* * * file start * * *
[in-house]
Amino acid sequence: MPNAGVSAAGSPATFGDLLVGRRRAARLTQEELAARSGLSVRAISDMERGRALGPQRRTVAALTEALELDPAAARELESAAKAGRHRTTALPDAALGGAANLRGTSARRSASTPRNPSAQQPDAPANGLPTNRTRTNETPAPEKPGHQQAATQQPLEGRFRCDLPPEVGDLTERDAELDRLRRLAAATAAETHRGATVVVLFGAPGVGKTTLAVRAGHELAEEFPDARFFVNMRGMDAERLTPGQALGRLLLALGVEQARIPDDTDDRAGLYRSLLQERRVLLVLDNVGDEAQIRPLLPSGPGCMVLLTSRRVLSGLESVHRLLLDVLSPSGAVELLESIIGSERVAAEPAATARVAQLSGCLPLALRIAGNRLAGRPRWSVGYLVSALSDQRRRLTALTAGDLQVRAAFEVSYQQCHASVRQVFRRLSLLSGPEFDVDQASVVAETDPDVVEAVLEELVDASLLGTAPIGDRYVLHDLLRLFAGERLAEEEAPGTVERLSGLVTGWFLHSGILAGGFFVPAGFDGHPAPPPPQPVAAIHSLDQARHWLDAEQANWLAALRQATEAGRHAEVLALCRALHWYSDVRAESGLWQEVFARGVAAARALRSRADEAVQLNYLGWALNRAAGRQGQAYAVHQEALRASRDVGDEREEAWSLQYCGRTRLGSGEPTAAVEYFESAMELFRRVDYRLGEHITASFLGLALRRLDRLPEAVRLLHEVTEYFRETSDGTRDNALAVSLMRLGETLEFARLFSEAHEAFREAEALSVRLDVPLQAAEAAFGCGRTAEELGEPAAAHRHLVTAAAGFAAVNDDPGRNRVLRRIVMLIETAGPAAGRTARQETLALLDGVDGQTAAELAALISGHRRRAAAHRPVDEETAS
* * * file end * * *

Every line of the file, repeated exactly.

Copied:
[in-house]
Amino acid sequence: MPNAGVSAAGSPATFGDLLVGRRRAARLTQEELAARSGLSVRAISDMERGRALGPQRRTVAALTEALELDPAAARELESAAKAGRHRTTALPDAALGGAANLRGTSARRSASTPRNPSAQQPDAPANGLPTNRTRTNETPAPEKPGHQQAATQQPLEGRFRCDLPPEVGDLTERDAELDRLRRLAAATAAETHRGATVVVLFGAPGVGKTTLAVRAGHELAEEFPDARFFVNMRGMDAERLTPGQALGRLLLALGVEQARIPDDTDDRAGLYRSLLQERRVLLVLDNVGDEAQIRPLLPSGPGCMVLLTSRRVLSGLESVHRLLLDVLSPSGAVELLESIIGSERVAAEPAATARVAQLSGCLPLALRIAGNRLAGRPRWSVGYLVSALSDQRRRLTALTAGDLQVRAAFEVSYQQCHASVRQVFRRLSLLSGPEFDVDQASVVAETDPDVVEAVLEELVDASLLGTAPIGDRYVLHDLLRLFAGERLAEEEAPGTVERLSGLVTGWFLHSGILAGGFFVPAGFDGHPAPPPPQPVAAIHSLDQARHWLDAEQANWLAALRQATEAGRHAEVLALCRALHWYSDVRAESGLWQEVFARGVAAARALRSRADEAVQLNYLGWALNRAAGRQGQAYAVHQEALRASRDVGDEREEAWSLQYCGRTRLGSGEPTAAVEYFESAMELFRRVDYRLGEHITASFLGLALRRLDRLPEAVRLLHEVTEYFRETSDGTRDNALAVSLMRLGETLEFARLFSEAHEAFREAEALSVRLDVPLQAAEAAFGCGRTAEELGEPAAAHRHLVTAAAGFAAVNDDPGRNRVLRRIVMLIETAGPAAGRTARQETLALLDGVDGQTAAELAALISGHRRRAAAHRPVDEETAS